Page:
The author has some merit to his argument and he can argue his case without denouncing Christianity in general. Likewise, BushCo. and others argue that we are at war with Islamic FUNDAMENTALISTS not Islam in general. There are many, many Muslims who would agree with that point. I understand that Islam is the largest religious population on Earth. Certainly, if we were at war with all of Islam, it would be a massive undertaking.

The fact is, the subgroup of Christians known as the Christian Right, can be discussed without including all Christians in the criticism of that subgroup.

So, Eric, don’t mislead us here. Your interpretation of Mr. Hedge’s article to include all Christians is unfair and you only make that leap to incite those easily offended. But you know that, of course, and make that leap to meet your ends.

Posted by: LibRick at January 21, 2007 12:13 PM
Comment #204297

Eric,

Again you are funny. Instead of actually arguing against a viewpoint, you quote it, giving your opposition a stronger voice than your own. You simply cannot see the implications of the facts cited in your quotes and so don’t understand that you need to deal with them. These articles of yours have no persuasive force. They simply reiterate without reflection you share with your ilk. The rest of us just roll our eyes.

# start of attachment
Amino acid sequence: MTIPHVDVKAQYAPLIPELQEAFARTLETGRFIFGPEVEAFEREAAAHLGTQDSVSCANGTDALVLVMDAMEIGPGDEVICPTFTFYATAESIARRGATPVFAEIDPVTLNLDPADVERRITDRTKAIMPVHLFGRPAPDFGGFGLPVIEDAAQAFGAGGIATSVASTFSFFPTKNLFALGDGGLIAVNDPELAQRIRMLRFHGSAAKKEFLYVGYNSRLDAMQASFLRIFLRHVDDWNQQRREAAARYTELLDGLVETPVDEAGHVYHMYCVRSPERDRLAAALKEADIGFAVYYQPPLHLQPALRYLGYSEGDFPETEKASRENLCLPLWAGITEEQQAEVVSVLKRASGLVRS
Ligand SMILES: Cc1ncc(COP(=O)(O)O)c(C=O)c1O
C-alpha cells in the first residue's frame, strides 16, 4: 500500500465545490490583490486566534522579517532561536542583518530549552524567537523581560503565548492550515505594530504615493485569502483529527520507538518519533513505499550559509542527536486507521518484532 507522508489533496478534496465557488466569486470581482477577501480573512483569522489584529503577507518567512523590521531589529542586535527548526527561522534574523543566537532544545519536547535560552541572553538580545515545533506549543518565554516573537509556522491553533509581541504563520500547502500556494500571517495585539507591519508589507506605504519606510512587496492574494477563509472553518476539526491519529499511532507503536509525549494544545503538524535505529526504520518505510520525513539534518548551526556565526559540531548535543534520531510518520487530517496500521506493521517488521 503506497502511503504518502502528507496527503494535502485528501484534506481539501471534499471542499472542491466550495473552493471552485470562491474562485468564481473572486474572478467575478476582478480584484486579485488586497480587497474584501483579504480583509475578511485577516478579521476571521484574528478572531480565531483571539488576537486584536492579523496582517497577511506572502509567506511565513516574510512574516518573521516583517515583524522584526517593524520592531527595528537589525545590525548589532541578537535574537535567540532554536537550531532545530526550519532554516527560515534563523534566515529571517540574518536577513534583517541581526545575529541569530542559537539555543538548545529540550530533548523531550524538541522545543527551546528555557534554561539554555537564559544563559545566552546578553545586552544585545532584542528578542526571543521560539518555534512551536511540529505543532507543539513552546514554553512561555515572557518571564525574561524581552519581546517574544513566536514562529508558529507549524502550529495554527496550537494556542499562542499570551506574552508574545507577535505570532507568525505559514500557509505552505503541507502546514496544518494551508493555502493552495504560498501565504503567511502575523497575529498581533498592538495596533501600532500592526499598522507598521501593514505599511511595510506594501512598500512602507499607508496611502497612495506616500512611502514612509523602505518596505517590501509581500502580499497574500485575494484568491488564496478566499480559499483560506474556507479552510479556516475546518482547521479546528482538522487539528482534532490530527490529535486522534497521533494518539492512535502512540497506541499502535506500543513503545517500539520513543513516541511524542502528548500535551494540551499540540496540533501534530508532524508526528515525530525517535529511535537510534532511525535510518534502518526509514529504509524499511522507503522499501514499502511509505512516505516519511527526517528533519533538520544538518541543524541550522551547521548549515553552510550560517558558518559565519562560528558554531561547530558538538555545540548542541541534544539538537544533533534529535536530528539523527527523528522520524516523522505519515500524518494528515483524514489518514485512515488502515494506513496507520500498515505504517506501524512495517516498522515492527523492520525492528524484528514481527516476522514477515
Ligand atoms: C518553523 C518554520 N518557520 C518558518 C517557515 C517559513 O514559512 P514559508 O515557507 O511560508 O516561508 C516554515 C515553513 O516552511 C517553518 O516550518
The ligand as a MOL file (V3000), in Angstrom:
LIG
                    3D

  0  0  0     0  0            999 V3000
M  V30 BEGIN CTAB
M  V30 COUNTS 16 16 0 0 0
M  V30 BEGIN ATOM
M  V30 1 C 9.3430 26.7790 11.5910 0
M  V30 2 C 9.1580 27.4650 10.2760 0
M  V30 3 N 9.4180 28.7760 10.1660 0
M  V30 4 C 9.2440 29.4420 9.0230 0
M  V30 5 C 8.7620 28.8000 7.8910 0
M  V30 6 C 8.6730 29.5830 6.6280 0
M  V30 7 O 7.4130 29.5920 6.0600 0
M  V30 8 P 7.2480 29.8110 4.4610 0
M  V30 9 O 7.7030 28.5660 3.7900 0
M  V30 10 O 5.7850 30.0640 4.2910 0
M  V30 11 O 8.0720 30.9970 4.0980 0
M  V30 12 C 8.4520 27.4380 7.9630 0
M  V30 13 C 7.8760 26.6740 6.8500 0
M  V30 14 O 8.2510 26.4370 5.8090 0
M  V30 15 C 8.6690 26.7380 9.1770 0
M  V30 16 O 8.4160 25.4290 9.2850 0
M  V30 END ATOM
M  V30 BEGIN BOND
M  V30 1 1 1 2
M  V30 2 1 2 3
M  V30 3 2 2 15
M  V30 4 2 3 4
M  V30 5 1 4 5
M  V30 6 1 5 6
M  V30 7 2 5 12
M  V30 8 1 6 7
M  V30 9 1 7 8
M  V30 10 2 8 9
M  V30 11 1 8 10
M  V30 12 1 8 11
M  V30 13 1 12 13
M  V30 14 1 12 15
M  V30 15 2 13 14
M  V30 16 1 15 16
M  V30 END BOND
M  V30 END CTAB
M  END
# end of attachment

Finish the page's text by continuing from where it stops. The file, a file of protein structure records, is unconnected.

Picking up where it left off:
Posted by: Trent at January 21, 2007 1:31 PM
Comment #204308

Trent -
“The rest of us just roll our eyes.”

Is that before or after you roll your reefer? And what do you do with them after you roll them?

Posted by: Don at January 21, 2007 4:28 PM
Comment #204315

JD, the KKK invoked God, the Christian Church, and country in their meetings regularly. At their family rallies, there the attendees were nearly a mirror image of the Sunday Church roster. The KKK were Christians, run by Christians, and dedicated to making Christianity the nation’s one religion if only the means could be found.

Then there is the ongoing pedophilia of the priesthood of the Catholic Church, a pretty right wing organization by and large, which sought for decades to hide its problem rather than solve it.